“Seven ... eight ... zero ... zero ... zero ... three!”
Dan Gasser calls out the numbers in a booming, stadium-beer-vendor voice. His wife, Natasha, dips her right hand into a glass bowl and pulls out another winning ticket.
“Seven ... seven ... nine ... eight ... three ... six!” Dan shouts.
It’s raffle time at the family-owned and -operated American Armoured Foundation Tank Museumin Danville, Va., a 300,000-square-foot former milling factory that contains more than five football fields’ worth of steel-plated history. Parked in neat rows like soldiers at parade rest are a rare World War I British tank, a Russian T-34 (arguably the greatest of all workhorse tanks) and a 65.5-ton M103, which was the last of the “heavy tanks” made in America. There are 52 tanks in all, plus scores of armored personnel carriers, self-propelled anti-aircraft weapons and long-barrel howitzers on wheels. This amount of muscle is on public display in only a handful of places around the world.
If the Gassers ever get the urge to invade North Carolina, they could do serious damage.
Nobody will be going home today with a grand-prize tank. A $5 raffle ticket buys you only the chance to win a ride inside one of these behemoths: an M901 missile-carrying armored vehicle that’s poised to take a few laps around the display floor. Although the M901 lacks a turret, it looks, sounds and moves just like a tank. That’s enough to pique people’s interest. On this sunny Saturday in April nearly 500 visitors file into the Tank Museum for Vehicle Run Day, apparently passing up an opportunity to catch the butterfly exhibit at Danville Science Center.
A CIA employee from the Washington area, who refuses to give his name, brought his two nephews to the museum. “Anyone can ride around in a sports car,” he says. “Where can you ride around in a tank?”
Vietnam War veteran Gary Reichert came from Upstate New York. Two 13-year-olds — Sam Kulton of Winchester, Va., and Max Beadle from Middletown, Md. — came with their parents and bonded on the spot: fellow tank nerds. Max and Reichert hold two of the four winning tickets. Dan ushers them into the M901’s tiny crew compartment through the rear hatch. His older brother, Doug, takes the controls and fires up the engine.
“Guys, it’s going to be loud, noisy, cramped and uncomfortable. If you need to stop, let her know,” Dan says, nodding toward Natasha as she takes a seat across from the winners.
As the engine thunders and the treads begin to turn, Sam, who bought a losing raffle ticket, waves to his new buddy Max: “Bon voyage.”
During the dark early days of World War I the British army searched for a way to breach Germany’s formidable trench defenses. Their solution was unveiled Sept. 15, 1916, at the Battle of the Somme in France. As a young British officer later recalled, “Lumbering slowly toward us came three huge mechanical monsters such as we had never seen before.” Those tanks had an inauspicious debut in part because of mechanical difficulties, but the technology was here to stay, a 20th-century twist on the age-old cavalry charge.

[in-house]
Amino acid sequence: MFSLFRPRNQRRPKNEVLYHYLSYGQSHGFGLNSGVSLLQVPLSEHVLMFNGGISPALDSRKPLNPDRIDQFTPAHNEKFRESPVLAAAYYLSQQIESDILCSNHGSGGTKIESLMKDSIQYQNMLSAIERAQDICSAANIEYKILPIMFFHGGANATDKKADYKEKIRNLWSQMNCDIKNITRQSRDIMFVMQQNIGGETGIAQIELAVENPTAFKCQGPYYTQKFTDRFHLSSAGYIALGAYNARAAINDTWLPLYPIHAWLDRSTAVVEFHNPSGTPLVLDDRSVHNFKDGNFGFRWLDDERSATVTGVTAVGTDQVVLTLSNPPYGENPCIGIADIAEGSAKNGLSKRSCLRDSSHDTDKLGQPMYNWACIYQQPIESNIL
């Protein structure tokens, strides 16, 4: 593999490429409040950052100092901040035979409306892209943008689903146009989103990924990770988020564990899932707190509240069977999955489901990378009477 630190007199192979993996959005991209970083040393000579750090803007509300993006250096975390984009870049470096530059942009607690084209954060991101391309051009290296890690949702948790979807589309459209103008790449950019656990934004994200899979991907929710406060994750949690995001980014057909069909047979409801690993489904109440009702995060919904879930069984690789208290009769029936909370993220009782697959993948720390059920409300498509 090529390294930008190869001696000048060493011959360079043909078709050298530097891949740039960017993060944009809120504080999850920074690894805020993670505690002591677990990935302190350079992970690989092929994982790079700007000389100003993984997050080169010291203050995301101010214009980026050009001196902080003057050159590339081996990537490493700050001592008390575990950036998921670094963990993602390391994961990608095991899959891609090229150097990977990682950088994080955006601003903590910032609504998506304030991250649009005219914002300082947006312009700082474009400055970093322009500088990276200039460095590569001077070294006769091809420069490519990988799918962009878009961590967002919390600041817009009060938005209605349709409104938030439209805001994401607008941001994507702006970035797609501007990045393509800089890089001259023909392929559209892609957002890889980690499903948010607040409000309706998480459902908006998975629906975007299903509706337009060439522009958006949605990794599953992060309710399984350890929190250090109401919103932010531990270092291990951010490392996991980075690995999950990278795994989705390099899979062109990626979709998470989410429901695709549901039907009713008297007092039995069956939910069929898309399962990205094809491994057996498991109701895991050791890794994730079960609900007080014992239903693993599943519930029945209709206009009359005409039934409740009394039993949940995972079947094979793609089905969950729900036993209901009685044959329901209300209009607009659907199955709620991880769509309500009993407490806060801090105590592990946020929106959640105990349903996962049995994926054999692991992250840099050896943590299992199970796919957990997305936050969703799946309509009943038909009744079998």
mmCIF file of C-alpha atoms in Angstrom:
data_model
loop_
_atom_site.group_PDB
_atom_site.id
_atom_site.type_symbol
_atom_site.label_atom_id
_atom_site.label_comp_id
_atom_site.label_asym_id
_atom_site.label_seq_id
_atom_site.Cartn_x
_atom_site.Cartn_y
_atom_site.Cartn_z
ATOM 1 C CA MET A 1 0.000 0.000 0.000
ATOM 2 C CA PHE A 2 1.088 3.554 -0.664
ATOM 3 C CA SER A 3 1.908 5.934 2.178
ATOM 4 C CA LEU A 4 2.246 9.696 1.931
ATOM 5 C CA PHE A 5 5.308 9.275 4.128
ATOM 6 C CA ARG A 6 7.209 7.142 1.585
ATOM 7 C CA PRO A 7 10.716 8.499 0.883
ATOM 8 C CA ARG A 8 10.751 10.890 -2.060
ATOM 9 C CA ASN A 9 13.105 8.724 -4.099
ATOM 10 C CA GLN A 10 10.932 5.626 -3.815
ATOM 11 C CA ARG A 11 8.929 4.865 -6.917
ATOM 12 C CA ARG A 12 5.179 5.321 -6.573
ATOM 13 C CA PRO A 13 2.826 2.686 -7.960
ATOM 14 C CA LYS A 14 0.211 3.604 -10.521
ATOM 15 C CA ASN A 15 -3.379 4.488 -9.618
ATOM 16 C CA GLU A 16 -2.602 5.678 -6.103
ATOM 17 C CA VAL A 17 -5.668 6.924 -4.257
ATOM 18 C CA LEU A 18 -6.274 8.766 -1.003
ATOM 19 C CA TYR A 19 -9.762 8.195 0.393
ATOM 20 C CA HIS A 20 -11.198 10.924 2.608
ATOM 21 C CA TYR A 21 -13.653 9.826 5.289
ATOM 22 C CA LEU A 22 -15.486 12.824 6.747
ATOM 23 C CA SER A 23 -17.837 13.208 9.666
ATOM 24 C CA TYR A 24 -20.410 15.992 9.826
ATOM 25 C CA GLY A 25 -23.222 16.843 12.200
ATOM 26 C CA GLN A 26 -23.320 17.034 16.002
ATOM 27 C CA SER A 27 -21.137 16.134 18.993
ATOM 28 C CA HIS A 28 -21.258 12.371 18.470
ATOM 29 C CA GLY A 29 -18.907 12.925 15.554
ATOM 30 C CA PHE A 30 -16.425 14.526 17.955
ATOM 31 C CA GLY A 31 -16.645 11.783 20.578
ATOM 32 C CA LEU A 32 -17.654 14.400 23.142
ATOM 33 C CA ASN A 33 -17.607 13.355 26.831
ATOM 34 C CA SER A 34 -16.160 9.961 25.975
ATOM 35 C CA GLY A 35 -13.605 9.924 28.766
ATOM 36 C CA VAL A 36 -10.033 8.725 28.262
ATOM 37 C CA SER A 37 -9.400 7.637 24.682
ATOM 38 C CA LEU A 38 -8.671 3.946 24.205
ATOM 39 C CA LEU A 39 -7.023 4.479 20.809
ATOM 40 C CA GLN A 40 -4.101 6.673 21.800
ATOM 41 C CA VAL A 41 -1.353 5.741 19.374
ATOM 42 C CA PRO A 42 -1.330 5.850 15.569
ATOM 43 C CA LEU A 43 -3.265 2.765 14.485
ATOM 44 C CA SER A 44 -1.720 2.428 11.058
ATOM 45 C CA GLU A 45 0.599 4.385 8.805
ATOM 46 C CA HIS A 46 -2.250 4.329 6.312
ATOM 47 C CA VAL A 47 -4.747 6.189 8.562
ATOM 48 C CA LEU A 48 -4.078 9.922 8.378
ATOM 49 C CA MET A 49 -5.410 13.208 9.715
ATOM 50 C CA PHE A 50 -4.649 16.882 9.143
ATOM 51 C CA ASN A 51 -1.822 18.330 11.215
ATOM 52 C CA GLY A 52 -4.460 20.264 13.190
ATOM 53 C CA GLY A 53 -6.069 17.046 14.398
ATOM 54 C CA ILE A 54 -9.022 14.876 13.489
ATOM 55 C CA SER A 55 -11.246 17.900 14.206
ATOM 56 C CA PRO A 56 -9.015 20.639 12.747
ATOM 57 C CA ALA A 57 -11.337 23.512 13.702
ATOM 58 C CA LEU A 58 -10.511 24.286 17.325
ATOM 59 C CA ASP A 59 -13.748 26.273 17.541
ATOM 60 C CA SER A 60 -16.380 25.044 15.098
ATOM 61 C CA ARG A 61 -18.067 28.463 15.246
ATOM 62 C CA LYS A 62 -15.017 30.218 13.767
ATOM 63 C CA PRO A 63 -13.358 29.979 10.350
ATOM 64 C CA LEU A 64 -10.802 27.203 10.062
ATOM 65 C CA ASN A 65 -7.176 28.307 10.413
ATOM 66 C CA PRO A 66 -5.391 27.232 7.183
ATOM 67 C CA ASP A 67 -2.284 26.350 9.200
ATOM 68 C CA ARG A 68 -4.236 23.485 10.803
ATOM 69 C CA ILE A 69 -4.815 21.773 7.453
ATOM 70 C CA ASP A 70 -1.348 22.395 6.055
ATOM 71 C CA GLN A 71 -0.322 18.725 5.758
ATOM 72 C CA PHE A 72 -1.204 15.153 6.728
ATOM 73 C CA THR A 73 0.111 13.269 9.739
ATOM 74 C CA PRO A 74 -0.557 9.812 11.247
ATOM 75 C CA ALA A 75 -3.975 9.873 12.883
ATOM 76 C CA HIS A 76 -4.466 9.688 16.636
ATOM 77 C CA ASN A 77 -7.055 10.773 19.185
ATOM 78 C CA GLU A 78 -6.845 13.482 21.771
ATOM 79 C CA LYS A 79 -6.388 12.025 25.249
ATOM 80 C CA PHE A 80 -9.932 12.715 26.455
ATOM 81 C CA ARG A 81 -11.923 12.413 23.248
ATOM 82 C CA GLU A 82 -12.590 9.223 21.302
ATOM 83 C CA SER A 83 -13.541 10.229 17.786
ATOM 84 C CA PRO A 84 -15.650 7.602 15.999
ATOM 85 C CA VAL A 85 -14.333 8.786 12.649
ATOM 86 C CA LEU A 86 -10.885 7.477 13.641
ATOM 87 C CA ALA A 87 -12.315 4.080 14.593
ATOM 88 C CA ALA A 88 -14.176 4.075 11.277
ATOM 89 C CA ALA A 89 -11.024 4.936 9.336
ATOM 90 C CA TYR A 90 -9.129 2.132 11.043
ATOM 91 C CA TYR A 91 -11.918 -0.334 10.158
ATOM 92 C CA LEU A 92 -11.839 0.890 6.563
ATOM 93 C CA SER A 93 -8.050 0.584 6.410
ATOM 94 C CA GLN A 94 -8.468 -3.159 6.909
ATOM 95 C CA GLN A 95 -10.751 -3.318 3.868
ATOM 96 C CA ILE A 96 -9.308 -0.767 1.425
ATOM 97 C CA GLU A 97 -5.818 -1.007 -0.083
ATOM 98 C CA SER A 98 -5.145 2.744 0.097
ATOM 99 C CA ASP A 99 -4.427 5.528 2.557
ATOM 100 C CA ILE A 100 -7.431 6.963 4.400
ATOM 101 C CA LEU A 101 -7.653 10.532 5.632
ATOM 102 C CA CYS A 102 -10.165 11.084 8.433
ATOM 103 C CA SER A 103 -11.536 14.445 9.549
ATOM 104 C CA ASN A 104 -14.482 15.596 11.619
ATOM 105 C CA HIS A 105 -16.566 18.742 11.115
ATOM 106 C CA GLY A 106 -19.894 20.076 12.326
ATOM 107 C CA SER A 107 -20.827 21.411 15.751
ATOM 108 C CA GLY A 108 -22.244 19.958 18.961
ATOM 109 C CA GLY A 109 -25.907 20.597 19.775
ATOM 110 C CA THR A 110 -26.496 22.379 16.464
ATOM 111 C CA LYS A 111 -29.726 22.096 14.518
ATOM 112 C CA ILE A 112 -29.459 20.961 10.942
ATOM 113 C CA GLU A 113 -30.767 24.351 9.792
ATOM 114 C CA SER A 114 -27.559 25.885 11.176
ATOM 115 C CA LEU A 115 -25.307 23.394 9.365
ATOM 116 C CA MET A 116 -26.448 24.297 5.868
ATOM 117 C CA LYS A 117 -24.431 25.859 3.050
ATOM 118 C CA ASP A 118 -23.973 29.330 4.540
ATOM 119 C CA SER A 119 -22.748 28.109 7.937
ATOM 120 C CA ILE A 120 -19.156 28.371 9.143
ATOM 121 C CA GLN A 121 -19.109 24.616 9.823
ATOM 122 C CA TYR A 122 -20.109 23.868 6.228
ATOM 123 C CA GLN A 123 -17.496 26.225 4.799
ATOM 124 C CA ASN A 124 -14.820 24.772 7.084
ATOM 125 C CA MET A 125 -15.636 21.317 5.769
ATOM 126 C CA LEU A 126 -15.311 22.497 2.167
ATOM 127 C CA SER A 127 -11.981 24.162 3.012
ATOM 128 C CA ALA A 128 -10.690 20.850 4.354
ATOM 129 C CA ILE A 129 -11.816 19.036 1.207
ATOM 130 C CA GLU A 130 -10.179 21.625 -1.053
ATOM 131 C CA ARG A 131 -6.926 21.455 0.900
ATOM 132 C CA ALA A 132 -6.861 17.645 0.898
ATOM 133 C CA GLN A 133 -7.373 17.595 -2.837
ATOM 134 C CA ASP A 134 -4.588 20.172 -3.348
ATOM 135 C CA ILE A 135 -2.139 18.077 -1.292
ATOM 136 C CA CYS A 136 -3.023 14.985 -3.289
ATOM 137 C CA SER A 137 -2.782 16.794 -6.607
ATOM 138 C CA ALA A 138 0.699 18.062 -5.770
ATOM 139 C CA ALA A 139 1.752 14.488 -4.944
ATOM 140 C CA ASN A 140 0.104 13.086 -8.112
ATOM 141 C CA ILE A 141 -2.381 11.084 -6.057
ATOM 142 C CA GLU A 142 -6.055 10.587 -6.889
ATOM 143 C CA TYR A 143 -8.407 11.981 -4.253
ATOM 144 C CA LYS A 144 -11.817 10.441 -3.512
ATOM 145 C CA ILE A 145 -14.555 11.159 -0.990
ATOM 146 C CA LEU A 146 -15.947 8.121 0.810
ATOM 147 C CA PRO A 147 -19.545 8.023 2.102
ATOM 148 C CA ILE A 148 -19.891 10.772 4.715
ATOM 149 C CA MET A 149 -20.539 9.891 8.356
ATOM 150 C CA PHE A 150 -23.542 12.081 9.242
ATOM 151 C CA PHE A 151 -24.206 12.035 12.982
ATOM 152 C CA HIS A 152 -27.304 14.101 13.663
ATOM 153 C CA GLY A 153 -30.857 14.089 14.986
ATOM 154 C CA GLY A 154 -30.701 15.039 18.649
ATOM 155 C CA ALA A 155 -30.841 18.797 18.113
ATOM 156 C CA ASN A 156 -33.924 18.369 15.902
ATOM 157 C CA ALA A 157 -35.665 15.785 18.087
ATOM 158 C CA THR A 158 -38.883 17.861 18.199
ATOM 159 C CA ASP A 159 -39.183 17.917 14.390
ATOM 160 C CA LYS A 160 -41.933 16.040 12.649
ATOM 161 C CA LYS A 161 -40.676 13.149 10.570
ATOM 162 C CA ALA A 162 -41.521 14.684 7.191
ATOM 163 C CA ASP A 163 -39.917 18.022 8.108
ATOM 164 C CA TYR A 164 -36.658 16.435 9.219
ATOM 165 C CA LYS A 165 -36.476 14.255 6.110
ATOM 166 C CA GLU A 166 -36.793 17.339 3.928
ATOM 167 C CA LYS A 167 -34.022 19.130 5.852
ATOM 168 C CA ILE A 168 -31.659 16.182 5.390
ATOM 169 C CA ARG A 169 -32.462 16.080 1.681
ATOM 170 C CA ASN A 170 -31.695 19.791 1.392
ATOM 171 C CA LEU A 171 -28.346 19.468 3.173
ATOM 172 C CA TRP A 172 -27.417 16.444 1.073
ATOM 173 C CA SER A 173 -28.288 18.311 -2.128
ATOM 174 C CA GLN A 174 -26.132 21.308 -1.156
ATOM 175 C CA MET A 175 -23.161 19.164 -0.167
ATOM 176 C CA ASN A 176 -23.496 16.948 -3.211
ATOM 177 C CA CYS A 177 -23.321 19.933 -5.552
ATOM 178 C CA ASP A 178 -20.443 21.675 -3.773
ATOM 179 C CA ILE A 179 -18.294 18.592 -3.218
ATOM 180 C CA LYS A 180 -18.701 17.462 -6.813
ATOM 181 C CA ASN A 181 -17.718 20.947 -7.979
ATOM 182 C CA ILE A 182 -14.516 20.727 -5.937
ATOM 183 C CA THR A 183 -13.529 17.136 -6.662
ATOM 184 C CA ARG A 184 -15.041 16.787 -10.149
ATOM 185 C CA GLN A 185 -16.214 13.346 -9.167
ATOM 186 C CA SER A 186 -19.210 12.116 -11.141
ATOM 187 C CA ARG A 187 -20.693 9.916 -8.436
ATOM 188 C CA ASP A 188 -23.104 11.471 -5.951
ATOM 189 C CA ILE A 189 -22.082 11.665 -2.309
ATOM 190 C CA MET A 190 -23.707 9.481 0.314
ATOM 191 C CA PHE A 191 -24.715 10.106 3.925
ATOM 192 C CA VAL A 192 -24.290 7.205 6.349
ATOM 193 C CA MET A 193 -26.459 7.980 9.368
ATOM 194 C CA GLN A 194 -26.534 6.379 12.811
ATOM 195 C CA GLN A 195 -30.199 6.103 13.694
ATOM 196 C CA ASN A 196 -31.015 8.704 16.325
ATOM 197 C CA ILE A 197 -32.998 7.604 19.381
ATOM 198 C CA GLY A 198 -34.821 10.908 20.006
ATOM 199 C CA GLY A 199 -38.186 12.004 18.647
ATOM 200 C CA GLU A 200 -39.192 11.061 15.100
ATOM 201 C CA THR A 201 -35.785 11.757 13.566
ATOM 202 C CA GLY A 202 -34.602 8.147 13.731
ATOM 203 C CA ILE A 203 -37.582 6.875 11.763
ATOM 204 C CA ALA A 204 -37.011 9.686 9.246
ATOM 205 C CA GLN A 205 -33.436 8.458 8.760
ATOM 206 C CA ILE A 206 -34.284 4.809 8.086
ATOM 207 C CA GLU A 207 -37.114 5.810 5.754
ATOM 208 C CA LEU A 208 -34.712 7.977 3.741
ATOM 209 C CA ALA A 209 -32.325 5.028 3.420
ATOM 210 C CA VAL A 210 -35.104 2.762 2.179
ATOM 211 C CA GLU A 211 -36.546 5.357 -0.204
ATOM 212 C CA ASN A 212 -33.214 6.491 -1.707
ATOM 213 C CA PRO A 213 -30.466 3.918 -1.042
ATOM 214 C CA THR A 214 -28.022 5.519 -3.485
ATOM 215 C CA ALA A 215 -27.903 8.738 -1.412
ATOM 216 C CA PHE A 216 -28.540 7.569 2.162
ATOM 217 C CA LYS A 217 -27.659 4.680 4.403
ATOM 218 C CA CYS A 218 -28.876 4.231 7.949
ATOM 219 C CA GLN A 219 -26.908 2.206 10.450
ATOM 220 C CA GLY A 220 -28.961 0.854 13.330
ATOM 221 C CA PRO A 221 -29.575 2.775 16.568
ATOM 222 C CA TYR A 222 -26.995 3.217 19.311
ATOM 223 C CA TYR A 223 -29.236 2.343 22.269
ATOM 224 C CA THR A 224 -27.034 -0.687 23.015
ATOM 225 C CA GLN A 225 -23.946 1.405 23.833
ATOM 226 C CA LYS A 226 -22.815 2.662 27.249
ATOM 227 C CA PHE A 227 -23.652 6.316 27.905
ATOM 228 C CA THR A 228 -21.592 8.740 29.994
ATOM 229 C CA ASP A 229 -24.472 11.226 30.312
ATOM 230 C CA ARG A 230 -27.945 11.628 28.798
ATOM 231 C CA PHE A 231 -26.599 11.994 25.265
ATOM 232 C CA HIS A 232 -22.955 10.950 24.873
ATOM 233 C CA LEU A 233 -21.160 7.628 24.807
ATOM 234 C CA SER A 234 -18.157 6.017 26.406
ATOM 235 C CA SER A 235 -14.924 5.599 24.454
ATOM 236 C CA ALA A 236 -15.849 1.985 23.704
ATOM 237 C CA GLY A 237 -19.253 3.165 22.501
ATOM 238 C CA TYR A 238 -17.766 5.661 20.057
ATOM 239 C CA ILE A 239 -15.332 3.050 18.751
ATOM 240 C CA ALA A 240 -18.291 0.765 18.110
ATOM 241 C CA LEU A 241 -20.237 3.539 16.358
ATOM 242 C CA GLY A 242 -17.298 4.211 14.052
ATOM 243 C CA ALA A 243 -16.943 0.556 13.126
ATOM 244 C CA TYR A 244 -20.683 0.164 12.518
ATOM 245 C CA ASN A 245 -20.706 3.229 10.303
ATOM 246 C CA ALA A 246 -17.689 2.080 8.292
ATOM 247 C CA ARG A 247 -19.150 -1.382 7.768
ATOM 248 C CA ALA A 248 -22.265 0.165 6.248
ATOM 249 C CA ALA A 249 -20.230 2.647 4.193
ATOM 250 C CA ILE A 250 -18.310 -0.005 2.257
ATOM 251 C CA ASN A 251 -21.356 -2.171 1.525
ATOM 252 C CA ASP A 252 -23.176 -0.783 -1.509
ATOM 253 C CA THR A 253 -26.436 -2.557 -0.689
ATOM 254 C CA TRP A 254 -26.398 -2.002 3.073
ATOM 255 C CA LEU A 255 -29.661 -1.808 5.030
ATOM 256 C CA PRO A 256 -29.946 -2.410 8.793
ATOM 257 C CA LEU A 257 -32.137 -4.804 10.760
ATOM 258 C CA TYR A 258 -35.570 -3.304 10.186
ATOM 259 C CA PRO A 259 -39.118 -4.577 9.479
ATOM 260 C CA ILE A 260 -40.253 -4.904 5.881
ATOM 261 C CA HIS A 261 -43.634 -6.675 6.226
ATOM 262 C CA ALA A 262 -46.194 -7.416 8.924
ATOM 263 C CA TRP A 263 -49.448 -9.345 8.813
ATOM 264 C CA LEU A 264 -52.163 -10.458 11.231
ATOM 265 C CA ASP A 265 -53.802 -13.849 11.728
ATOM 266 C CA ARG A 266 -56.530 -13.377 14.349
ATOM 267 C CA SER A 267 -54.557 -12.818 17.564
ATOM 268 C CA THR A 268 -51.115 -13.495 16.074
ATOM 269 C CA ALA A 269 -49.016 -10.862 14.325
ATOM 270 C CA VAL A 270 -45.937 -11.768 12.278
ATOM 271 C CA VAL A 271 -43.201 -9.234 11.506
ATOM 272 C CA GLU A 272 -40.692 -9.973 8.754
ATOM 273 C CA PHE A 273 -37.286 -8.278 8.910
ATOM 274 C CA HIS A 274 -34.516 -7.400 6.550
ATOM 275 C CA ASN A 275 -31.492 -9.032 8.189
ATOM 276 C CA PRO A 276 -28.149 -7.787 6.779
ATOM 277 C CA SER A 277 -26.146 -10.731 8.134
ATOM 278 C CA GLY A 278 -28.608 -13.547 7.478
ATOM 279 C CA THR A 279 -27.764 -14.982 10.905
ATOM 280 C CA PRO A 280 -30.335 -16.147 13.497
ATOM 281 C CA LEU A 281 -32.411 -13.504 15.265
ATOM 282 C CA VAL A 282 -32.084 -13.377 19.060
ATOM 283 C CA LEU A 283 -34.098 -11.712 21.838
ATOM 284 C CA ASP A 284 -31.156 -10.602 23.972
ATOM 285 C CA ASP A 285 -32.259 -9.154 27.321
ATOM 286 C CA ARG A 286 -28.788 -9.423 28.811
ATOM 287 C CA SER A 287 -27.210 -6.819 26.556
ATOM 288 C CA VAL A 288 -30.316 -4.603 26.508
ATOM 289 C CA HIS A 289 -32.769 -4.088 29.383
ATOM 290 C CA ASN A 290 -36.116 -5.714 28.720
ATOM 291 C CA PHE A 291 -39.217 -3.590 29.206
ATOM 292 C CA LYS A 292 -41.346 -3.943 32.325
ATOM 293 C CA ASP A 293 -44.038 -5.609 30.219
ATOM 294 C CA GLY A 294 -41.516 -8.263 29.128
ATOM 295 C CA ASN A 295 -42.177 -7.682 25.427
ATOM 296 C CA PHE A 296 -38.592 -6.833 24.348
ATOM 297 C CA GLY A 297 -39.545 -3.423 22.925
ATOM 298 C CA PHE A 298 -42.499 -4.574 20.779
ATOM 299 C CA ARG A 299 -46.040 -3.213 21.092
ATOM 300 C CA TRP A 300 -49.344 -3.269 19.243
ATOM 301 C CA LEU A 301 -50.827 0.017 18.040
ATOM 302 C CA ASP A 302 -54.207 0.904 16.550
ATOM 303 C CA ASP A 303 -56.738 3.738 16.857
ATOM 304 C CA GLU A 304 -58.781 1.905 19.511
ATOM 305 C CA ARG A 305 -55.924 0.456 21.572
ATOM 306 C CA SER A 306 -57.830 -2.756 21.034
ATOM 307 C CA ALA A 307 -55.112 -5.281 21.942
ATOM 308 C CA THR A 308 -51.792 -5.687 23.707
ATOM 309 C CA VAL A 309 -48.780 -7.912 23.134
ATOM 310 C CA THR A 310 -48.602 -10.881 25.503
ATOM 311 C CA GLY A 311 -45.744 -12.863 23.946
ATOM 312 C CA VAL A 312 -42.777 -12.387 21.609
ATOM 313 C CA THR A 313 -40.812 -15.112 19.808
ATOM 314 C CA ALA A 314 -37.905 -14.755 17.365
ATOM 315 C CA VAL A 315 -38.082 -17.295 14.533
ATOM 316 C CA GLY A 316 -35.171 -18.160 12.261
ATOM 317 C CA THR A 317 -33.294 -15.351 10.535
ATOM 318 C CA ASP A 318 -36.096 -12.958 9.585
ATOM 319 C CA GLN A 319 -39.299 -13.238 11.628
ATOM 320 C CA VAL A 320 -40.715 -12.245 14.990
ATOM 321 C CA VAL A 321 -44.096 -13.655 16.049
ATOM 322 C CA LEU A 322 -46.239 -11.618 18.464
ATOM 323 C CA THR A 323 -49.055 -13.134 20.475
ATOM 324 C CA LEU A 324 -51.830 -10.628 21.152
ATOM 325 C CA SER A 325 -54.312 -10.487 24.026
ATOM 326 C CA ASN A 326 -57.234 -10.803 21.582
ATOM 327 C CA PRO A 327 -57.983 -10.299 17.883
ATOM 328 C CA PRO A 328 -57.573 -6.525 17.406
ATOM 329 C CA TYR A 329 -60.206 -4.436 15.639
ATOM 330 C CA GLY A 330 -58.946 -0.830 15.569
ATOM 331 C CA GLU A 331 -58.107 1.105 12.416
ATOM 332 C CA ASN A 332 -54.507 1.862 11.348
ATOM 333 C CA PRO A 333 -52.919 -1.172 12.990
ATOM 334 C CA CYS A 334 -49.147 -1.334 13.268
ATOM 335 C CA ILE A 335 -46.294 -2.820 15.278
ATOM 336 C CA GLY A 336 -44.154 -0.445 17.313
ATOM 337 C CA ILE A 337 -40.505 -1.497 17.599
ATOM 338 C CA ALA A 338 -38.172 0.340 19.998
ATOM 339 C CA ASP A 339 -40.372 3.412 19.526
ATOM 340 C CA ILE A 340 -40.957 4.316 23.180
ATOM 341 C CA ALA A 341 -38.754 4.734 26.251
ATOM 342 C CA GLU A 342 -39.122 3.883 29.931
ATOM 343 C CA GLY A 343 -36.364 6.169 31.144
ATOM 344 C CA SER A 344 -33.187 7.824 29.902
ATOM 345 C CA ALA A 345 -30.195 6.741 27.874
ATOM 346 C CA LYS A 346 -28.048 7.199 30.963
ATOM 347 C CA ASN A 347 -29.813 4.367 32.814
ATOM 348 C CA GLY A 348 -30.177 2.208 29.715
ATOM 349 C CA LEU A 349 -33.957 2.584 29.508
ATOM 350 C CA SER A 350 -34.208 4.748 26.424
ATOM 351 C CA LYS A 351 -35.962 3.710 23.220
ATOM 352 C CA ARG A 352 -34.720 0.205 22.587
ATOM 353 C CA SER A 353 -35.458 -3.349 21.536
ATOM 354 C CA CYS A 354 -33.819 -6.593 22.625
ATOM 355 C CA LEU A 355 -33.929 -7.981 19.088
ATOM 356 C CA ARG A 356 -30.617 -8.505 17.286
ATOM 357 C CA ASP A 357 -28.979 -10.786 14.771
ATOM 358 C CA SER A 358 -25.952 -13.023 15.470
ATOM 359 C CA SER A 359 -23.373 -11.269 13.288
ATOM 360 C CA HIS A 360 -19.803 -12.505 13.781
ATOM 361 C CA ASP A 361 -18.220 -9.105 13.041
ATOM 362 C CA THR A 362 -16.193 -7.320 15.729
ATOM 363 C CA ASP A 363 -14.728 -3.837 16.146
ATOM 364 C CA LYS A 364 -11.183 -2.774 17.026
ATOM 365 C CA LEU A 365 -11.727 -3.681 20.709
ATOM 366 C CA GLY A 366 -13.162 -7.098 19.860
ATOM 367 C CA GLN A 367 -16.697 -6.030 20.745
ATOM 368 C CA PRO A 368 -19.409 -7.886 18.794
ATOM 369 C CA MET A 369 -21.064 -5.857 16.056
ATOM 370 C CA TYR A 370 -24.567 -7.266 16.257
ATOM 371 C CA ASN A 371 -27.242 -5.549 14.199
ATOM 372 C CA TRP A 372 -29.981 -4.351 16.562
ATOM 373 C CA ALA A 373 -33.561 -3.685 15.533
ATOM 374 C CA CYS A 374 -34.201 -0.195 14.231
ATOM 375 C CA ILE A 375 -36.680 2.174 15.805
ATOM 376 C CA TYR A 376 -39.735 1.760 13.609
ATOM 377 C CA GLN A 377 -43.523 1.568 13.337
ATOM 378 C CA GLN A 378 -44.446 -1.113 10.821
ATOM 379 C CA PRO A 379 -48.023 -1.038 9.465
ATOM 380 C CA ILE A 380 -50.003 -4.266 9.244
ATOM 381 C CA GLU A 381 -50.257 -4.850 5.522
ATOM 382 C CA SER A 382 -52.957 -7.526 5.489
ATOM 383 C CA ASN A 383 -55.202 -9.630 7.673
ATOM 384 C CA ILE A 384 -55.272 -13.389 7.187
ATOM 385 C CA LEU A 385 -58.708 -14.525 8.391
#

Natasha Gasser says tank enthusiasts are “very passionate,” but their numbers pale in comparison to folks enamored with combat aircraft and ships. The ground-level, smaller-scale anonymity of tank warfare might be one explanation. Not even the 2014 movie “The Fury” starring Brad Pitt — about the buff crew of a U.S. Sherman tank operating behind German lines in World War II — boosted attendance at the museum. The Gassers need to attract 20,000 paid visitors a year to break even. They average 7,000.
“We’re not bringing in enough to pay for the overhead,” says Dan. Actually, they’re not bringing in enough to even fix what’s overhead. The roof leaks, but a new one will cost $50,000. In December the Gassers launched a crowd-funding page on GoFundMe.com. So far 32 donors have pledged $1,577.
Dan and Doug’s father, William Gasser, is founder, curator and primary bankroller of the Tank Museum. William sports a ponytail, wears a Buffalo Soldier cavalry hat, usually has a Colt .38 Special strapped to his hip and looks ready to charge up San Juan Hill. But he never served in the Army, and William’s father only did a dull hitch in the New York National Guard. William has no idea why he’s “militarily inclined,” but he started buying and selling helmets and uniforms as a kid. By the time he was in high school, he was cruising around Long Island in a British armored personnel carrier. In his 20s he moved on to tanks.
“I was going to quit after I had 10,” says William, now 64 and semi-retired from Gasser & Sons, a third-generation company that manufactures metal housings and cylinders. It’s a successful business, which allowed him to pump millions into collecting tanks. He scooped up his first 10 in one year but couldn’t stop there. “That’s typical of collectors: You’ve always gotta have your next high.”